The process observation in selective laser melting (SLM) focuses on observing the interaction point where the powder is processed. To provide process relevant information, signals have to be acquired that are resolved in both time and space. Especially in high-power SLM, where more than 1 kW of laser power is used, processing speeds of several meters per second are required for a high-quality processing results. Therefore, an implementation of a suitable process observation system has to acquire a large amount of spatially resolved data at low sampling speeds or it has to restrict the acquisition to a predefined area at a high sampling speed. In any case, it is vitally important to synchronously record the laser beam position and the acquired signal. This is a prerequisite that allows the recorded data become information. Today, most SLM systems employ f-theta lenses to focus the processing laser beam onto the powder bed. This report describes the drawbacks that result for process observation and suggests a variable retro-focus system which solves these issues. The beam quality of fiber lasers delivers the processing laser beam to the powder bed at relevant focus diameters, which is a key prerequisite for this solution to be viable. The optical train we present here couples the processing laser beam and the process observation coaxially, ensuring consistent alignment of interaction zone and observed area. With respect to signal processing, we have developed a solution that synchronously acquires signals from a pyrometer and the position of the laser beam by sampling the data with a field programmable gate array. The relevance of the acquired signals has been validated by the scanning of a sample filament. Experiments with grooved samples show a correlation between different powder thicknesses and the acquired signals at relevant processing parameters. This basic work takes a first step toward self-optimization of the manufacturing process in SLM. It enables the addition of cognitive functions to the manufacturing system to the extent that the system could track its own process. The results are based on analyzing and redesigning the optical train, in combination with a real-time signal acquisition system which provides a solution to certain technological barriers.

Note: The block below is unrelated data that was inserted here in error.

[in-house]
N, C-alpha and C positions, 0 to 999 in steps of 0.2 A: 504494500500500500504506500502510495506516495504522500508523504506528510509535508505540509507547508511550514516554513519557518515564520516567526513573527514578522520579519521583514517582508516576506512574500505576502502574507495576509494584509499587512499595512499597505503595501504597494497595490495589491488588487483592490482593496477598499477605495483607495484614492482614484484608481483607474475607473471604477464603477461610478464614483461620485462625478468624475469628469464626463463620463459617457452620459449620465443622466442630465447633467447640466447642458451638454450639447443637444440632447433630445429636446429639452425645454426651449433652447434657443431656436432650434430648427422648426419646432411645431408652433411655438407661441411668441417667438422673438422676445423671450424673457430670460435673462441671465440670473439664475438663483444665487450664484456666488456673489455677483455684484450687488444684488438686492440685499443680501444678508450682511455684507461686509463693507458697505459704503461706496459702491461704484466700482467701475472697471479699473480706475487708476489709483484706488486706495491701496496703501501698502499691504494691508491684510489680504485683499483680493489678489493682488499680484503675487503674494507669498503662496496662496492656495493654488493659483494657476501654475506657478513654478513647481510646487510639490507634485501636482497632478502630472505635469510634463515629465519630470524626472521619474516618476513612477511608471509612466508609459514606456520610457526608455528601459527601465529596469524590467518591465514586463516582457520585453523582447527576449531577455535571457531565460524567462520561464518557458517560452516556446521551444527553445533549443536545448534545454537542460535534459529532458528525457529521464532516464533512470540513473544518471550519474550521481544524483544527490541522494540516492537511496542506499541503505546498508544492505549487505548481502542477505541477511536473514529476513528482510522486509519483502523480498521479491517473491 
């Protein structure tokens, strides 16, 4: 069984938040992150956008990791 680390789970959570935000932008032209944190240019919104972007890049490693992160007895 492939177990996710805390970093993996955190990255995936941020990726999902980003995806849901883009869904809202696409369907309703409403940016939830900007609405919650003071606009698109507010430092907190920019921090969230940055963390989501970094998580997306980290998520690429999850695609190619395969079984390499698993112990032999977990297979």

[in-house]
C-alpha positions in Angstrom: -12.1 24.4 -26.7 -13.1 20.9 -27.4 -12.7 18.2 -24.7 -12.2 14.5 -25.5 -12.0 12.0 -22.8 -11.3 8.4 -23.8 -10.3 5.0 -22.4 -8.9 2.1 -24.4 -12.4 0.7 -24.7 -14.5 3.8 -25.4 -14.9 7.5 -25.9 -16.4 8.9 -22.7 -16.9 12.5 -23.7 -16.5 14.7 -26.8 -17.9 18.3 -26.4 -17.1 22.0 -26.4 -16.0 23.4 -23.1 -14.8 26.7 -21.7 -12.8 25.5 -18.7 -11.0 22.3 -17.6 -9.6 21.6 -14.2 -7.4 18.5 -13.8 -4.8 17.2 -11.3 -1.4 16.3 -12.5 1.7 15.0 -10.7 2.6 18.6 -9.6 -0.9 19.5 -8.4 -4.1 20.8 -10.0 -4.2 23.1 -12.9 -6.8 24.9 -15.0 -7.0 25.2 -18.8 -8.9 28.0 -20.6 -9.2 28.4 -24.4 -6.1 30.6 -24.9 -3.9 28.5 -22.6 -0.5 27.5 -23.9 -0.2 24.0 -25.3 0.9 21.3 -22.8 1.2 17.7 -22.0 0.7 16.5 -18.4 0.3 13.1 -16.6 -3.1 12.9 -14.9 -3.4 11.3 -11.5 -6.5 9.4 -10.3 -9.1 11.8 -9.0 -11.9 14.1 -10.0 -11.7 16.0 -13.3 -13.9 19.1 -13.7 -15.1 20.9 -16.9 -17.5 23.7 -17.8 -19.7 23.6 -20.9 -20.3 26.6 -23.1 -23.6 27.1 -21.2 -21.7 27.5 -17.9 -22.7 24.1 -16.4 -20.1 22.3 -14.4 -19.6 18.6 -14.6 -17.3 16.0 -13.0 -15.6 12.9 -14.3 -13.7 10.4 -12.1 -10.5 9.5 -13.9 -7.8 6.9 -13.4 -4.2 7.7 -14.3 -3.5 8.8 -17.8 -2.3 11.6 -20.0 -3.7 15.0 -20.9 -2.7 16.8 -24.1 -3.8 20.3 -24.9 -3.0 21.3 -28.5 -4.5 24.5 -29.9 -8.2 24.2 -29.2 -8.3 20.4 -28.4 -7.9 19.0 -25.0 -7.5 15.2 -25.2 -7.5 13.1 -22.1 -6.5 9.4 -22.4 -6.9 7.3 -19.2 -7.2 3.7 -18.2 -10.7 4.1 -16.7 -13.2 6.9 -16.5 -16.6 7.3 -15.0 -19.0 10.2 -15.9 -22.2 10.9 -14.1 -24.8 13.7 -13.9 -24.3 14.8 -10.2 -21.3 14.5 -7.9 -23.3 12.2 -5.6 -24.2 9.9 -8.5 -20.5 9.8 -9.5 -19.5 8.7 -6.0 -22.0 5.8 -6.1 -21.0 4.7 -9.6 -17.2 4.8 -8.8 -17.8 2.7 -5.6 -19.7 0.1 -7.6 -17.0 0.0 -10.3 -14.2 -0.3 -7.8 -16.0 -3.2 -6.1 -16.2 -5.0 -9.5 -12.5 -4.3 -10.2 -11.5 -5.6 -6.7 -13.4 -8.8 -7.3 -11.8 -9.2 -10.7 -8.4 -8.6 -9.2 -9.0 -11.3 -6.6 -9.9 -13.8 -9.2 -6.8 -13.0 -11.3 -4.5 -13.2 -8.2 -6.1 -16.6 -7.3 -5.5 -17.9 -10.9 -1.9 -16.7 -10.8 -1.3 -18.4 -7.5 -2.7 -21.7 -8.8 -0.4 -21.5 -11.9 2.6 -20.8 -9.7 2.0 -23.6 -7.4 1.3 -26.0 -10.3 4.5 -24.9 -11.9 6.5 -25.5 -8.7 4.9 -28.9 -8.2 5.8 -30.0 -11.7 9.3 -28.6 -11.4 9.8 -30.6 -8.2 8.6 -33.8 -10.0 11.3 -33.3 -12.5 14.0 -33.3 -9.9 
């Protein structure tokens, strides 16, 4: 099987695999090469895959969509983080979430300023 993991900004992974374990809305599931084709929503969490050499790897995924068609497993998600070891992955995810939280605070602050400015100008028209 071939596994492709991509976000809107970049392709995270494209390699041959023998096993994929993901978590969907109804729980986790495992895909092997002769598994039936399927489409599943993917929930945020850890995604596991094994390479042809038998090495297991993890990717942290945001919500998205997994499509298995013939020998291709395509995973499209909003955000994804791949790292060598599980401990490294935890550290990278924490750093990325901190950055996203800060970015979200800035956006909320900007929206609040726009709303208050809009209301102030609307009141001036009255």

The compensation of thermal lensing in laser optics for application in the high power domain is an up-to-date topic and discussed in literature multiple times. This paper combines distinct published approaches with own contributions to enhance current methodologies for the simulation, the measurement and the compensation of thermally induced optical effects. Particularly, a thermal time constant is introduced to characterize the time until steady state is reached. Moreover, a metrological setup is described for thermal lens measurement at high power. Finally, methods for thermal lens compensation and material data acquisition are discussed on the basis of an experimental example.